E.g. Japan is running the world's largest deficits issuing long bonds that pay 0.6% last I looked. What happens if economic "normality" ever returns there in the form of even modest positive inflation -- as everybody wants -- so interest rates go up?

I dunno, but this little calculator says that if rates go to just 2%, even 10-year bonds will lose up to 70% of their value. That's a heck of a lot more than the US stock market lost. And if rates go to 3%, ouch.
http://www.sjsu.edu/faculty/watkins/bond.htm

If rates start to go up in Japan will investors wait around in bonds to lose 70%, or will they bolt out? I just quoted Rudy Dorbusch under another topic here on the possibility of a run on Japanese bonds causing the next Depression.

Gee, playing with this calculator makes the "inflation cure" look positively scary. Why doesn't Krugman ever talk about this? I thought Dornbusch was his mentor or something.

dsquared writes:

Jim, where do you get that estimate from? I get from the bond calculator that a 5% of '13 (a ten year bond with a 5% coupon) is worth 142.58 when the market interest rate is 0.6% and worth 117.06 when the market interest rate is 3%. That's a drop of 17.8%; still pretty nasty if you were holding onto the bond that morning, but nothing like 70%.

.... ahhhh I see what's happened. You need to enter an interest rate of 2% into that calculator as 0.02, not 2. I can get the 70% decline by typing the numbers in rather than the decimals, but look at the "Present value of face value payment" box, which is zero if you type a value of 2 into the "Market interest rate" box. Not surprising given that you're discounting for ten years at a compound 200%!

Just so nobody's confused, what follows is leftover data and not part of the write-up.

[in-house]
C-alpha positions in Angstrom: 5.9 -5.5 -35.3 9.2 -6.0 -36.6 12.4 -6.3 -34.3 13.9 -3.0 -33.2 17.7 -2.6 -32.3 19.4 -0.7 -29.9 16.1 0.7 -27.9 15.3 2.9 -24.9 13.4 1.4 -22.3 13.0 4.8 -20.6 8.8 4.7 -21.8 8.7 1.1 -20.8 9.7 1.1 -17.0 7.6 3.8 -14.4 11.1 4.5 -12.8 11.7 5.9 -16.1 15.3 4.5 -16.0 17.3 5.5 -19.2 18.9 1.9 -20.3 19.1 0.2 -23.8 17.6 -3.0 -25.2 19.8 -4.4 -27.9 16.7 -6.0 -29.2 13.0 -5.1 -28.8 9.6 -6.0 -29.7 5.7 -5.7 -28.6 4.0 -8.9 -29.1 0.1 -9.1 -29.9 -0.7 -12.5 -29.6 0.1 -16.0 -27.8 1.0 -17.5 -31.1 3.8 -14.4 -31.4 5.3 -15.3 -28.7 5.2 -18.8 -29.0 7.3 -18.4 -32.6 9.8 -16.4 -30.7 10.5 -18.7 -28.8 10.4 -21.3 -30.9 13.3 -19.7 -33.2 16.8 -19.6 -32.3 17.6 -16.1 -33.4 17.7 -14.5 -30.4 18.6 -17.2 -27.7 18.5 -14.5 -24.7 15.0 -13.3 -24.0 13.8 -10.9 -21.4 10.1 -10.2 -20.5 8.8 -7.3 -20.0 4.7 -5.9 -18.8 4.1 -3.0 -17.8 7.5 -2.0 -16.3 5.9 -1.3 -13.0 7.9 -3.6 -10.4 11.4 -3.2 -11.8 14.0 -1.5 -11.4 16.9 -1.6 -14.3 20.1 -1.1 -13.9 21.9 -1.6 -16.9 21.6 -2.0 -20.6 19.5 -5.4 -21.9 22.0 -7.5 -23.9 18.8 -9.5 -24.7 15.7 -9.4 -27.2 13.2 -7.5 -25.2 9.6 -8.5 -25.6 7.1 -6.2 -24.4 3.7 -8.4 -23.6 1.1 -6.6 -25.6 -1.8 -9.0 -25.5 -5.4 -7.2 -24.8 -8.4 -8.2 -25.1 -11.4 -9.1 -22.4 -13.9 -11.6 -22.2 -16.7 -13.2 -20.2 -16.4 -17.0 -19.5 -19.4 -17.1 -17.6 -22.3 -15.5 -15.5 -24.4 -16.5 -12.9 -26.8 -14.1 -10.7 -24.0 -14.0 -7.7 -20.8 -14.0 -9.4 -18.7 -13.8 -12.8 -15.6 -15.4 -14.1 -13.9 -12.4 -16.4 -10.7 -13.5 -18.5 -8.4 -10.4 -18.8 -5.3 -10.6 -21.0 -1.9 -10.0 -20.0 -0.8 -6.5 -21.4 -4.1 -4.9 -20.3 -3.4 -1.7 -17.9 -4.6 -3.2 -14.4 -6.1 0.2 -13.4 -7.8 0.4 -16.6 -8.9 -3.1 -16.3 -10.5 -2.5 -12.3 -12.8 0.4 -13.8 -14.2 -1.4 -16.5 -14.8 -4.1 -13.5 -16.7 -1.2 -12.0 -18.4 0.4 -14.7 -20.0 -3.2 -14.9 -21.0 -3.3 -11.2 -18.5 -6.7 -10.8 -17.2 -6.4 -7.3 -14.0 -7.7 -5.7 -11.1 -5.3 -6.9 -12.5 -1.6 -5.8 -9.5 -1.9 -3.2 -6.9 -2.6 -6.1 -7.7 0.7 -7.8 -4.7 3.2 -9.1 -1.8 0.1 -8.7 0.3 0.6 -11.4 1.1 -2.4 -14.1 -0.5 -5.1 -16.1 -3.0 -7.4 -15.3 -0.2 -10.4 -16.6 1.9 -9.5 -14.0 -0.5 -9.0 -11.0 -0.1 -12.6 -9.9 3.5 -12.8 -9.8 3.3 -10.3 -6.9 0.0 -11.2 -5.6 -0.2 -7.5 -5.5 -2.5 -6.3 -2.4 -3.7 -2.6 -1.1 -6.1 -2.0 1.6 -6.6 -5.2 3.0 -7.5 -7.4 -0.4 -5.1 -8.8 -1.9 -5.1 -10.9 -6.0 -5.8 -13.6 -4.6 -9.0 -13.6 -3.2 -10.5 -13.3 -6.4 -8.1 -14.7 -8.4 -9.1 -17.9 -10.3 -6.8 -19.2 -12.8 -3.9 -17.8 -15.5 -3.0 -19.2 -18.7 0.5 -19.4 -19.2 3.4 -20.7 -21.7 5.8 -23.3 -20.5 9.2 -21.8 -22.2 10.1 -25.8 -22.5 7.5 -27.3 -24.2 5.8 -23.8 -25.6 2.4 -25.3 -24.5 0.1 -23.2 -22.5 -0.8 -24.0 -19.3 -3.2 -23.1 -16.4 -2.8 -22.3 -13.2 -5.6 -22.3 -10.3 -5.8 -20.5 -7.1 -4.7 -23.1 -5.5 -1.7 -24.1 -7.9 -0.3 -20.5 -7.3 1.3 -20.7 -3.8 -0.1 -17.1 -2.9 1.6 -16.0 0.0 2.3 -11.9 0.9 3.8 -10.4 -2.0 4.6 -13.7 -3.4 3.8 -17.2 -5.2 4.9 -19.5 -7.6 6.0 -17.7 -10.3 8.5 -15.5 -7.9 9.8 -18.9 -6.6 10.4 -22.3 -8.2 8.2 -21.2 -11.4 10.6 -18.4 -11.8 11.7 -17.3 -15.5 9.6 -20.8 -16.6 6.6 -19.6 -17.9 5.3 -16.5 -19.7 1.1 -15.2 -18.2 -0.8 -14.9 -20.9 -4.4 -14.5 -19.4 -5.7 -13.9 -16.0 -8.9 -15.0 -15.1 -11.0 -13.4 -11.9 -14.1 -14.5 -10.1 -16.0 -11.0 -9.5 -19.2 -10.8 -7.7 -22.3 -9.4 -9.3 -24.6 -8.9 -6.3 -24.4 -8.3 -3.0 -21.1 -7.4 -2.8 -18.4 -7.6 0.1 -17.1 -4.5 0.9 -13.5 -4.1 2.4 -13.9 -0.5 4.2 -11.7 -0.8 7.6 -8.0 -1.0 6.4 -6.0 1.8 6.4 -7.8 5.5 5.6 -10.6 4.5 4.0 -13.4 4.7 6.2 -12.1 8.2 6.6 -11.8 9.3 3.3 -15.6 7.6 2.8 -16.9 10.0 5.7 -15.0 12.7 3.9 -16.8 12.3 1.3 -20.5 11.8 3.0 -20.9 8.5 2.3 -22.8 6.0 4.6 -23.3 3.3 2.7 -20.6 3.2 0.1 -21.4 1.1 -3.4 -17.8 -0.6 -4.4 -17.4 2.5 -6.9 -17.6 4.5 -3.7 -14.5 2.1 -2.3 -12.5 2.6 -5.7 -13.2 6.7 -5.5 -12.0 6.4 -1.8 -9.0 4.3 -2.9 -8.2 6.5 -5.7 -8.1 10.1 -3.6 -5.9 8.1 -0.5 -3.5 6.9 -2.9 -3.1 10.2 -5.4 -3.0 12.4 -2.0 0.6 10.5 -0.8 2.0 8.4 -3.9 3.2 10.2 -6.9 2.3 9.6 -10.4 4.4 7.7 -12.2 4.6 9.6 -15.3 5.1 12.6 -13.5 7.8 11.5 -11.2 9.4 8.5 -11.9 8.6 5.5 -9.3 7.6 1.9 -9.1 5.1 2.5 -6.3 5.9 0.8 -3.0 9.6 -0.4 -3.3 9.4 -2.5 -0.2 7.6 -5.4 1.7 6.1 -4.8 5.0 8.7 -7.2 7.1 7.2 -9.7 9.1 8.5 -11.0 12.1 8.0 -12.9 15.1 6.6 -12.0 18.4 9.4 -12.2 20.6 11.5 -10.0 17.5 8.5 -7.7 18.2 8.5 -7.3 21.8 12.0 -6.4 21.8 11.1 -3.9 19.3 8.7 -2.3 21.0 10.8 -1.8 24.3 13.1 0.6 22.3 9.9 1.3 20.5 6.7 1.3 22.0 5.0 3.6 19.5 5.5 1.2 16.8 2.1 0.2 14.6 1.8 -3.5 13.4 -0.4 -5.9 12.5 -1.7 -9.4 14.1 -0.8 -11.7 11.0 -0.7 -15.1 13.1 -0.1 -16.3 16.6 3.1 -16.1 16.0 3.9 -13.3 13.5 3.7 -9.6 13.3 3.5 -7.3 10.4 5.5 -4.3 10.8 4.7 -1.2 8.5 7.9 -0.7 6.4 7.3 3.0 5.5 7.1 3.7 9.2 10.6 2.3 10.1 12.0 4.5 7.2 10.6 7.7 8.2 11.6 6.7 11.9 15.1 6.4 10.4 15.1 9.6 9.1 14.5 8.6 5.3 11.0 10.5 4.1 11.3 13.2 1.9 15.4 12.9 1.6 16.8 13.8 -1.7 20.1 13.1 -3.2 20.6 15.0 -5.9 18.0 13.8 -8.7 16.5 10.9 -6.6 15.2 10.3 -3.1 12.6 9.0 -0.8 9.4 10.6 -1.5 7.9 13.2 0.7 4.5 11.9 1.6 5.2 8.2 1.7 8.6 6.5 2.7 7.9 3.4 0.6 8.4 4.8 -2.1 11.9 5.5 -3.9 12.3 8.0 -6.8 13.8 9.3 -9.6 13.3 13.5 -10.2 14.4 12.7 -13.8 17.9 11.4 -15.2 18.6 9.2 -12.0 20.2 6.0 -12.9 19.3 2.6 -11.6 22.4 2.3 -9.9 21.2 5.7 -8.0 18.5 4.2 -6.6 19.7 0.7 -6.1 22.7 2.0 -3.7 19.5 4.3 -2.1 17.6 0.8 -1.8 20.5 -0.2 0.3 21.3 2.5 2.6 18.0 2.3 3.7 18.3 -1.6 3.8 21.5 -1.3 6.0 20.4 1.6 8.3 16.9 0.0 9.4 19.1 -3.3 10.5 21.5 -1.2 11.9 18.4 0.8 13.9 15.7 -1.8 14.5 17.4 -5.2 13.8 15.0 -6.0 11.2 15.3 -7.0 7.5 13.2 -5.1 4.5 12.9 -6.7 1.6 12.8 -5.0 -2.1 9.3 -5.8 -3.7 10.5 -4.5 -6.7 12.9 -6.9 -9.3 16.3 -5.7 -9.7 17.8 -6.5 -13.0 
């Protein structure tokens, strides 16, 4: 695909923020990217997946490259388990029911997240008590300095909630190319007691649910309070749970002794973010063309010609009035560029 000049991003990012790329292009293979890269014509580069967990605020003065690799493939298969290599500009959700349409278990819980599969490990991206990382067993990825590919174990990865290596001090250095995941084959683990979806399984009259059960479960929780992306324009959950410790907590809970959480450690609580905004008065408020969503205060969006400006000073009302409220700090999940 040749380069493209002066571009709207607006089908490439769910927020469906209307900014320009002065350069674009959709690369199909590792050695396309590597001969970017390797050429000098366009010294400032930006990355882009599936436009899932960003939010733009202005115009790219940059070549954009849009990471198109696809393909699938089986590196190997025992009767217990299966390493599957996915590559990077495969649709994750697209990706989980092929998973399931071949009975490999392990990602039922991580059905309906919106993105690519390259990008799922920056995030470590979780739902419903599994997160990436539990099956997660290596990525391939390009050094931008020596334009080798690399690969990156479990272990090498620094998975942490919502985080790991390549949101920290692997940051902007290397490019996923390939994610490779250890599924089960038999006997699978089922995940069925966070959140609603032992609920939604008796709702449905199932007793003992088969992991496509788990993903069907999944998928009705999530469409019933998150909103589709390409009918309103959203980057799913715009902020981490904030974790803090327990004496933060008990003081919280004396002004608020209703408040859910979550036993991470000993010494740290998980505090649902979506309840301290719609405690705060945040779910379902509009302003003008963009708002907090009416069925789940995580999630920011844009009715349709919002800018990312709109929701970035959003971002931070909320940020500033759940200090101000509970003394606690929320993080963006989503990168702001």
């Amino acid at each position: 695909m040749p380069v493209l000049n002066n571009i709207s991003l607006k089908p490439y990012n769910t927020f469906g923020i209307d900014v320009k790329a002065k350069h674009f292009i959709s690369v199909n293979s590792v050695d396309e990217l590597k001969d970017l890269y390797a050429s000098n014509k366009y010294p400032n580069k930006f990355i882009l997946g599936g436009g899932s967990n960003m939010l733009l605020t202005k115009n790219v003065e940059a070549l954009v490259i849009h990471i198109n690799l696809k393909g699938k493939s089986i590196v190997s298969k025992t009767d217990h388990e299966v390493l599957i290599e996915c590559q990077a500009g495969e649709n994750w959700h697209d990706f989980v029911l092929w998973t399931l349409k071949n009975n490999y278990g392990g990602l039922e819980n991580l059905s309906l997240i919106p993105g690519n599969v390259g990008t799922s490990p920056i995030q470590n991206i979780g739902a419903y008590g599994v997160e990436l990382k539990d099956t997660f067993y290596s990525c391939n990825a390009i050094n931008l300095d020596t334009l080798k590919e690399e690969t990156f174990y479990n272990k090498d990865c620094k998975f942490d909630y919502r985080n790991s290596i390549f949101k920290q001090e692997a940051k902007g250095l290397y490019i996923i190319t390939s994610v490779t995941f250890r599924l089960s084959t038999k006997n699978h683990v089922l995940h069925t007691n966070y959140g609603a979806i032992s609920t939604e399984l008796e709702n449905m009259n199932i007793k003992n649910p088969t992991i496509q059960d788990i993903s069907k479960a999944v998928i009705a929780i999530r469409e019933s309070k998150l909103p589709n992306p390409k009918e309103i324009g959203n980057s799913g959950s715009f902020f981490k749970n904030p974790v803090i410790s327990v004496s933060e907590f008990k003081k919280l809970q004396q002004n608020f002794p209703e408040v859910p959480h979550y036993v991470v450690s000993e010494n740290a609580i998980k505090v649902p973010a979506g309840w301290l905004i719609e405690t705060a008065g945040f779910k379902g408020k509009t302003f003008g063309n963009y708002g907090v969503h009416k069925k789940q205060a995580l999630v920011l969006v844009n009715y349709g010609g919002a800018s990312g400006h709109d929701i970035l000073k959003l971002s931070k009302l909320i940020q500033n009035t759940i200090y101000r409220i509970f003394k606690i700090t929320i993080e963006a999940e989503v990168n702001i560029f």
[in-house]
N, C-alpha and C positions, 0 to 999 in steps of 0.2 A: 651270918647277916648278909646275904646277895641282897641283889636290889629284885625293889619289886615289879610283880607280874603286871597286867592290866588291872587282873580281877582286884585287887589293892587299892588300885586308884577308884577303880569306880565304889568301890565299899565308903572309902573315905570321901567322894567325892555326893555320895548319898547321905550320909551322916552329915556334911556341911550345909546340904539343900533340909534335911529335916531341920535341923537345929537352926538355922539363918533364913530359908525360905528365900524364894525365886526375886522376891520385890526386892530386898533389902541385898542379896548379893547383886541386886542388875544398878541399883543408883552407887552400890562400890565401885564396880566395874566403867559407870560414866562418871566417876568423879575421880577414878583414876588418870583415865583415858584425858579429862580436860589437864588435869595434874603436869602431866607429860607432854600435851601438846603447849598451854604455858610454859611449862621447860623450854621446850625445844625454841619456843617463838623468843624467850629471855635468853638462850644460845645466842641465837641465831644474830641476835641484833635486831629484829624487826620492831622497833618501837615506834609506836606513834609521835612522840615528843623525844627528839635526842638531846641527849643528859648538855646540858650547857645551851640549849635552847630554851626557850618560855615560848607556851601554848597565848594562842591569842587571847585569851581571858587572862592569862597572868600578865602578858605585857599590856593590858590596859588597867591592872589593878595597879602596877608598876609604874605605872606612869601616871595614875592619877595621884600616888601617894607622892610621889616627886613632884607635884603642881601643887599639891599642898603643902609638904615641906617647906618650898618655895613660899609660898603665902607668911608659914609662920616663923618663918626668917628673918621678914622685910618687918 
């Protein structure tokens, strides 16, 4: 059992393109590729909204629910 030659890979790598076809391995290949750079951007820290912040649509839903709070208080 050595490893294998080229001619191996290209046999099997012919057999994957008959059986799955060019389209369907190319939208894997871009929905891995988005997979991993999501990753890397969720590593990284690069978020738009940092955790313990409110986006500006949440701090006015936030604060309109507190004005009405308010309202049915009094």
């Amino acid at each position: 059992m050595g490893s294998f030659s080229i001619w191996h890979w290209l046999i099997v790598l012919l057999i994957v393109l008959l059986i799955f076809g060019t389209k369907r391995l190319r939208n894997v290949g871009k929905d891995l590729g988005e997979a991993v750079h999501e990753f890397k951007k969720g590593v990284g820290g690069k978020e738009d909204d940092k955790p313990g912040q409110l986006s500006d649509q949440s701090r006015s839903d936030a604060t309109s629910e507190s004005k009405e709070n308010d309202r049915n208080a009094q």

dsquared writes:

I never reached the end of this article (which presumably had some reasoning in it of why a falling currency is not inflationary and therefore likely to make the Fed raise interest rates sooner and higher than it would otherwise have done), because I was laughing too hard at this sentence:

"Are you a citizen of a former Soviet republic trying to keep the criminals and kleptocrats away from your savings? Buy U.S. securities. "

Oh Arnold, you kill me, really you do.

dd

Jim Glass writes:

"Jim, where do you get that estimate from?"

I get numbers like this...

Face value: 1,000
Years to Maturity: 10
Coupon interest rate: 0.6
Market interest rate: 2.0
Bond value: 300

Ouch. Think of how many billions of dollars of bonds they are pumping into the structure of their financial system, with its trillion dollars of bad debts and all, to prop it up.

2% interest on a long bond isn't even a world with inflation. It's zero inflation at most. I'm having a hard time seeing how the inflation cure wouldn't be hari-kari.

I'm beginning to think Japan is in a "no way out" situation.

dsquared writes:

Yeh. You've accidentally entered a rate of 200% because the calculator is poorly coded. Look at the table below:

Present value of Interest payments: 299.99

****Present Value of Face Value Payment 0.02****

Bond Value 300.01

Bond Duration (yrs) 1.5.

The present value of a $1,000 payment in ten years' time at 2% discount rate is not two cents.

Face value 1000
Time to maturity 10
Coupon interest rate 0.006
Market interest rate 0.02
Bond value 874.24

That's a 12.5% loss.

Jim Glass writes:

I've got to say though that in the morning light, rather than at midnight, I don't understand why the principal would be valued so low. The interest is discounted to 30% value but the principal shouldn't be to anything like that in just 10 years, so the total value should be significantly higher.

I have to spend a little time earning my rent money, then I'll get back with better numbers.